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i think the scene you refer to is on the houseboat?

i do not think it is left of center

i found many scenes thought provoking


i think it is pro- Israel

i am glad Speilberg made it
with his track record they can not call him anti-Semite
because it does not portray all Arabs as soulless, homicidal killers with no provocation

the murdered athletes and hostage takers/ killers are not put on an equal footing as I have heard many suggest
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Old 01-01-2006, 02:09 PM   #22
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Roger Ebert's review

http://rogerebert.suntimes.com/apps/...VIEWS/51214004

"Steven Spielberg's "Munich" is an act of courage and conscience. The director of "Schindler's List," the founder of the Shoah Foundation, the most successful and visible Jew in the world of film, has placed himself between Israel and the Palestinians, looked at decades of terrorism and reprisal, and had one of his characters conclude, "There is no peace at the end of this." Spielberg's film has been called an attack on the Palestinians and he has been rebuked as "no friend of Israel." By not taking sides, he has taken both sides.

The film has deep love for Israel, and contains a heartfelt moment when a mother reminds her son why the state had to be founded: "We had to take it because no one would ever give it to us. Whatever it took, whatever it takes, we have a place on earth at last." With this statement, I believe, Spielberg agrees to the bottom of his soul. Yet his film questions Israel's policy of swift and full retribution for every attack."

........"Spielberg is using the effective form of a thriller to argue that loops of mutual reprisal have led to endless violence in the Middle East, Ireland, India and Pakistan, the former Yugoslavia, the former Soviet Union, Africa, and on and on. Miraculous, that the pariah nation of South Africa was the one place where irreconcilable enemies found a way to peacefully share the same land together.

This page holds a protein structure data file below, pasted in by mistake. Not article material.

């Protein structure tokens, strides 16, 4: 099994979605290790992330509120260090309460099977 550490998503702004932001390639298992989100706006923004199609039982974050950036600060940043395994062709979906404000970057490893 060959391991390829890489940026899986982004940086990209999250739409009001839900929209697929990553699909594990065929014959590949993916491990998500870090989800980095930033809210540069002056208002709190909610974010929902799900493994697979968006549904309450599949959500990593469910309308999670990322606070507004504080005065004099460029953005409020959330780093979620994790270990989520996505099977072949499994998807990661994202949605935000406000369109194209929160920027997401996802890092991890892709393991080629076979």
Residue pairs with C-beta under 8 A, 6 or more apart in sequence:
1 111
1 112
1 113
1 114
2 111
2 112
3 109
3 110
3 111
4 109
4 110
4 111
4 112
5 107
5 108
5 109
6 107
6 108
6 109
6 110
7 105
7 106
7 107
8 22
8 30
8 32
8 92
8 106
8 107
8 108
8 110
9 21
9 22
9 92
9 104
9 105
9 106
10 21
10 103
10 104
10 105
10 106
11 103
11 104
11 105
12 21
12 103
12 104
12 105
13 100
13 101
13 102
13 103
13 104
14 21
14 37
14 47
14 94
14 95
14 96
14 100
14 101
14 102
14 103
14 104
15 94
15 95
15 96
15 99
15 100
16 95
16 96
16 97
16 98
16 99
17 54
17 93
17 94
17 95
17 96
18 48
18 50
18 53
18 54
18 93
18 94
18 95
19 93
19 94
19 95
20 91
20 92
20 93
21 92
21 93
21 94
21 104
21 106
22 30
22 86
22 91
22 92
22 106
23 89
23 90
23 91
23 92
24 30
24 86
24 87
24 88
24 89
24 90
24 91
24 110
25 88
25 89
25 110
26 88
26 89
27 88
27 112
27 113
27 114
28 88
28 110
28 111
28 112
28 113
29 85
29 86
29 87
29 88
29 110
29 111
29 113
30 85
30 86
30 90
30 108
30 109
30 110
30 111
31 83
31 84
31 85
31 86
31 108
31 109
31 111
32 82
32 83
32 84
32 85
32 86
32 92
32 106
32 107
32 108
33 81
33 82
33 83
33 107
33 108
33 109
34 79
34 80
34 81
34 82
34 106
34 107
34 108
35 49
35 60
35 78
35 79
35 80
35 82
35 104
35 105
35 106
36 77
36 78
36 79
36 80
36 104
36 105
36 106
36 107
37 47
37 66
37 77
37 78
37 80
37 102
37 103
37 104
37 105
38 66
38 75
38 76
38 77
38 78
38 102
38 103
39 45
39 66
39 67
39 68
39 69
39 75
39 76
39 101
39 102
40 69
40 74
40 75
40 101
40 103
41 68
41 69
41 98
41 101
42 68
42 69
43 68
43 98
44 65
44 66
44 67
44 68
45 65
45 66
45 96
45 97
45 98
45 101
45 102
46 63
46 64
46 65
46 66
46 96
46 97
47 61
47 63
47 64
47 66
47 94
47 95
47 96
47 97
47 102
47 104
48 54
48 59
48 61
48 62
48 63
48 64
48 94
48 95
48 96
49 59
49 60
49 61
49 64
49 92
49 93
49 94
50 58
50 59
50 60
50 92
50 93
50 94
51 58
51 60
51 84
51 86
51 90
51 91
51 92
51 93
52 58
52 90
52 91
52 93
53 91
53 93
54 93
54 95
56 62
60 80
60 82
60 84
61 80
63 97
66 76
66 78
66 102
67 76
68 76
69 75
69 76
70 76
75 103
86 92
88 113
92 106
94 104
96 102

At crucial times in a nation’s history, its best friends may be its critics. Spielberg did not have to make “Munich,” but he needed to. With this film he has dramatically opened a wider dialogue, helping to make the inarguable into the debatable. As a thriller, “Munich” is efficient, absorbing, effective. As an ethical argument, it is haunting. And its questions are not only for Israel but for any nation that believes it must compromise its values to defend them."

Ebert's interview w/ Steven Spielberg



http://rogerebert.suntimes.com/apps/...OPLE/512250311

"He repeated that he was wounded by the charge that he is "no friend of Israel" because his film asks questions about Israeli policies. "This film is no more anti-Israel than a similar film which offered criticism of America is anti-America," he said. "Criticism is a form of love. I love America, and I'm critical of this administration. I love Israel, and I ask questions. Those who ask no questions may not be a country's best friends."

Is the Middle East without a solution? I asked. Will there be an endless cycle of terror and reprisal? What about the startling fact that Israel's entrenched political enemies, Ariel Sharon from the right, and Shimon Peres from the left, have resigned from their parties and joined in a new party that says it is seeking a path to peace?

"What I believe," Spielberg said, "is that there will be peace between Israelis and Palestinians in our lifetimes."
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Old 01-08-2006, 12:12 AM   #23
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Great, great movie.

I think those people who wanted to find fault with it, went in looking for faults and found them. There was no suggestion of moral equivalence at all.

There are obvious and hard truths that were stated in it, though. Like the Palestinian terrorist, Ali, who said we have children and they will have more children and we will have so many that we can wait forever. Another powerful thing was when Avner said to him that the world sees Palestinians as animals because of the terrorist acts they commit, Ali concurs that may be the case, but goes on to say that eventually the world will ask themselves whether the conditions in the cages contributed to them becoming the animals they are.

The fear of the Israeli hostages, their vicious murders, the country stunned at more Jews being killed with impunity in Germany, it was so well told. I don't understand why anyone would slap the movie with accusations of anti-Semitism which have been hinted in more than one review. Disappointing.
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Old 01-08-2006, 12:34 AM   #24
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Anyone see the documentary "One Day in September"? It really explained what happened that day. A poorly planned rescue leading to a horrific conclusion.
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Old 01-08-2006, 01:01 AM   #25
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i still need to see this movie
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Old 01-08-2006, 01:09 AM   #26
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Quote:
Originally posted by MrsSpringsteen
Roger Ebert's review

http://rogerebert.suntimes.com/apps/...VIEWS/51214004